changing the instructional content and without
    reducing the students rate of learning (Skinner,
    Pappas Davis, 2005). An accommodation is
    intended to remove barriers to learning while
    still expecting that students will master the
    same instructional content as their typical
  • Accommodation example 1 Students are allowed to
    supplement silent reading of a novel by listening
    to the book on tape.
  • Accommodation example 2 For unmotivated
    students, the instructor breaks larger
    assignments into smaller chunks and providing
    students with performance feedback and praise for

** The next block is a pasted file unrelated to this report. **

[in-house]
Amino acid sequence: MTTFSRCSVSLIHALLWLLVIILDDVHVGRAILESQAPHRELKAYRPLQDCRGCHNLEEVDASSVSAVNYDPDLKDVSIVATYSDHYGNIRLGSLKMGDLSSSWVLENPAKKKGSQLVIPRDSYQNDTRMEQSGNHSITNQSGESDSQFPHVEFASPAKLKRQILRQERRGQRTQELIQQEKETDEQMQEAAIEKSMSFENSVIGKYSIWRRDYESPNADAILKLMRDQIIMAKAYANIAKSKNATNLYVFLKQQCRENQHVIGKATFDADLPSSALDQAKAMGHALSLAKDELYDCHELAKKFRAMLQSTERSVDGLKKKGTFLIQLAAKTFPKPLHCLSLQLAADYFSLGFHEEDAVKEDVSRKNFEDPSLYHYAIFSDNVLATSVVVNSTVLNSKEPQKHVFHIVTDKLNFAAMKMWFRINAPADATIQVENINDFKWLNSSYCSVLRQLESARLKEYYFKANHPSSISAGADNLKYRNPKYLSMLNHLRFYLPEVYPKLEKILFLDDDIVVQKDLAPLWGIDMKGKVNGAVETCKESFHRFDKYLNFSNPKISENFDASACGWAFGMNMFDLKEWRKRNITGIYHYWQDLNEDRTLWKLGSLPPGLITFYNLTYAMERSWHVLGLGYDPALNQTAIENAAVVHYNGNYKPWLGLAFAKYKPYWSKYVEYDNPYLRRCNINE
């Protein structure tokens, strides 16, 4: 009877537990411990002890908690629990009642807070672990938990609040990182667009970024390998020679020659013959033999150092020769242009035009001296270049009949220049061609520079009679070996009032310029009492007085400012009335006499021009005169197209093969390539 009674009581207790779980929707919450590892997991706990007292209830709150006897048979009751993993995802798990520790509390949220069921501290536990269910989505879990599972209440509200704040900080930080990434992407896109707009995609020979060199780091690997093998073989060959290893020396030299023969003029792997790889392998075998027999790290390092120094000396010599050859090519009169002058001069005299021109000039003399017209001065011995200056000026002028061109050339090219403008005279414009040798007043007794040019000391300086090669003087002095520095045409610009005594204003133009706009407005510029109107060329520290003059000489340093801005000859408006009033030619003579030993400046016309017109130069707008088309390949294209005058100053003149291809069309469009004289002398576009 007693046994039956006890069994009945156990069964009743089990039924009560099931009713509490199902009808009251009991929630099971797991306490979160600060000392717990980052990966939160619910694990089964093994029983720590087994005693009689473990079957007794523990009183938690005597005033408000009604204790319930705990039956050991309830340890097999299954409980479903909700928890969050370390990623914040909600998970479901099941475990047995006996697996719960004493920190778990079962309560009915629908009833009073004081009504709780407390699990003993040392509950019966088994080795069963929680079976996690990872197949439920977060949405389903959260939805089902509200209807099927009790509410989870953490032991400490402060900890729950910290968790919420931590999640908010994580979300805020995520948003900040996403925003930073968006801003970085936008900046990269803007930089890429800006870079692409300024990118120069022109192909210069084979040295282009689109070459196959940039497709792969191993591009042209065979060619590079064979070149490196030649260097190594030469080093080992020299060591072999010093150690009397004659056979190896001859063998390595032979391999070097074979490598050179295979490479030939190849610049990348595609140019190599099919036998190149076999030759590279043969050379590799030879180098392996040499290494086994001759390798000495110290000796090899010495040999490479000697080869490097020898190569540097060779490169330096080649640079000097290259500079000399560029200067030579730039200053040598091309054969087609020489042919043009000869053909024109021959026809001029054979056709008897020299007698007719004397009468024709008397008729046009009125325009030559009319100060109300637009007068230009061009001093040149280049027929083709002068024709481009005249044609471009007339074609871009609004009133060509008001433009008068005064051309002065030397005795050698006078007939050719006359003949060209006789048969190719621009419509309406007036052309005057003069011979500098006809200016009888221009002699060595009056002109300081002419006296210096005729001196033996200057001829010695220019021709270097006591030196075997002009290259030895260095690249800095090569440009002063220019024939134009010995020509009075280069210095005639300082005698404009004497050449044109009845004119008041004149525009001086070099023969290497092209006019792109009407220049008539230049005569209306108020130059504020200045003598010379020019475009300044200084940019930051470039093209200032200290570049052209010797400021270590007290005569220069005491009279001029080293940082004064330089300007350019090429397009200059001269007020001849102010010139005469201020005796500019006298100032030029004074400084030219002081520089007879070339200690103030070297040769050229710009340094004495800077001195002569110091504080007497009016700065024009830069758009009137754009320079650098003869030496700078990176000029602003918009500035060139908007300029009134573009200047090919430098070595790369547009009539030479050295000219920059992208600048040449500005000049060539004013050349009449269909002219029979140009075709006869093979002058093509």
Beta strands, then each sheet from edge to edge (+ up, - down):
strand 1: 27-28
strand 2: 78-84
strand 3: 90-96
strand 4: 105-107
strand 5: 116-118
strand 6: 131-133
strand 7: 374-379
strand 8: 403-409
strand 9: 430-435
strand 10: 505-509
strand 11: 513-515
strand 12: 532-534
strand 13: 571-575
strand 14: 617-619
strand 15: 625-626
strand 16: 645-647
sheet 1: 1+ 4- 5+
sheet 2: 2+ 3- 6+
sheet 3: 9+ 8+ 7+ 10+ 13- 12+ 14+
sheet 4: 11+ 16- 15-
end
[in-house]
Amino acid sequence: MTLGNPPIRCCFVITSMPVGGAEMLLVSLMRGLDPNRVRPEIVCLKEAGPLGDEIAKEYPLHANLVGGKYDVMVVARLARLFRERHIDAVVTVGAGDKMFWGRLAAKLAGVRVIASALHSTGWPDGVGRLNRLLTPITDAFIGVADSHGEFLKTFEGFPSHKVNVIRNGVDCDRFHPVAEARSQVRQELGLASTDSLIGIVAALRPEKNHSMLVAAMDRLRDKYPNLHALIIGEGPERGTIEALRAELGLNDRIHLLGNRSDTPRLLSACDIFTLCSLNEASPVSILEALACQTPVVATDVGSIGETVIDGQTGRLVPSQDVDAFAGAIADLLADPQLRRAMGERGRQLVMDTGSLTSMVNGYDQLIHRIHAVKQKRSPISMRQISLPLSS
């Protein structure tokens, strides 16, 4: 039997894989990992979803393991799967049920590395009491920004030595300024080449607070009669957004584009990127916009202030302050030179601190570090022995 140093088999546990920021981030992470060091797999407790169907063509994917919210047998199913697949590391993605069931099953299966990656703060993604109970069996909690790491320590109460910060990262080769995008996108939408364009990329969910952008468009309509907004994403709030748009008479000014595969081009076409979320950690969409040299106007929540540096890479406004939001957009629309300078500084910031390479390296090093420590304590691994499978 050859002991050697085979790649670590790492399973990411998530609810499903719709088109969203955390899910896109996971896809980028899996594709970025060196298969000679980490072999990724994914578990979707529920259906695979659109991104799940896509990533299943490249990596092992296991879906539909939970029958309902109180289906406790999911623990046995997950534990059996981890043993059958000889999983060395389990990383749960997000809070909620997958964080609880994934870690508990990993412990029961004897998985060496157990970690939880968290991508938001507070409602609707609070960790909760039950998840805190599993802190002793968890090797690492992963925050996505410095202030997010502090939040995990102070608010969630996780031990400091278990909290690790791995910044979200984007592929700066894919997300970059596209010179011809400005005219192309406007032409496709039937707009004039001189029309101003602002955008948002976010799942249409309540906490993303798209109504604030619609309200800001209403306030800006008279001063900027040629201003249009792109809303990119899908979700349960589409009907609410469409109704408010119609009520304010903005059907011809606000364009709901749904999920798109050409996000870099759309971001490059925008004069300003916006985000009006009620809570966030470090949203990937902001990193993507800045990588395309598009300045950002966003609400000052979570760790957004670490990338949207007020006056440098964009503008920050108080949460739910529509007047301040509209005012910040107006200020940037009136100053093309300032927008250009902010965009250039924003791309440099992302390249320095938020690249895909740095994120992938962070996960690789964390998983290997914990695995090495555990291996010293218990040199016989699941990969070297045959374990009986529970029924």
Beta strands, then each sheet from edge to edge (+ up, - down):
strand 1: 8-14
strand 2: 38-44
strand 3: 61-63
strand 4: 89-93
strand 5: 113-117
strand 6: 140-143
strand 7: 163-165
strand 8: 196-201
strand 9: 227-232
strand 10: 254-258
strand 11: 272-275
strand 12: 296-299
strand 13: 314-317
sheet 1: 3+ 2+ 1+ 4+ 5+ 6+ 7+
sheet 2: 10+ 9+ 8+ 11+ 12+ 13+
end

each completed chunk of assigned work (Skinner,
    Pappas Davis, 2005).

Core Instruction, Interventions, Accommodations
Modifications Sorting Them Out
  • Modification. A modification changes the
    expectations of what a student is expected to
    know or dotypically by lowering the academic
    standards against which the student is to be
    evaluated. Examples of modifications
  • Giving a student five math computation problems
    for practice instead of the 20 problems assigned
    to the rest of the class
  • Letting the student consult course notes during a
    test when peers are not permitted to do so
  • Allowing a student to select a much easier book
    for a book report than would be allowed to his or
    her classmates.

Engaging the Reluctant Teacher Seven Reasons Why
Middle High School Instructors May Be Reluctant
to Implement Classroom RTI Literacy Interventions
Jim Wrightwww.interventioncentral.org
Teacher Tolerance as an Indicator of RTI
Intervention Capacity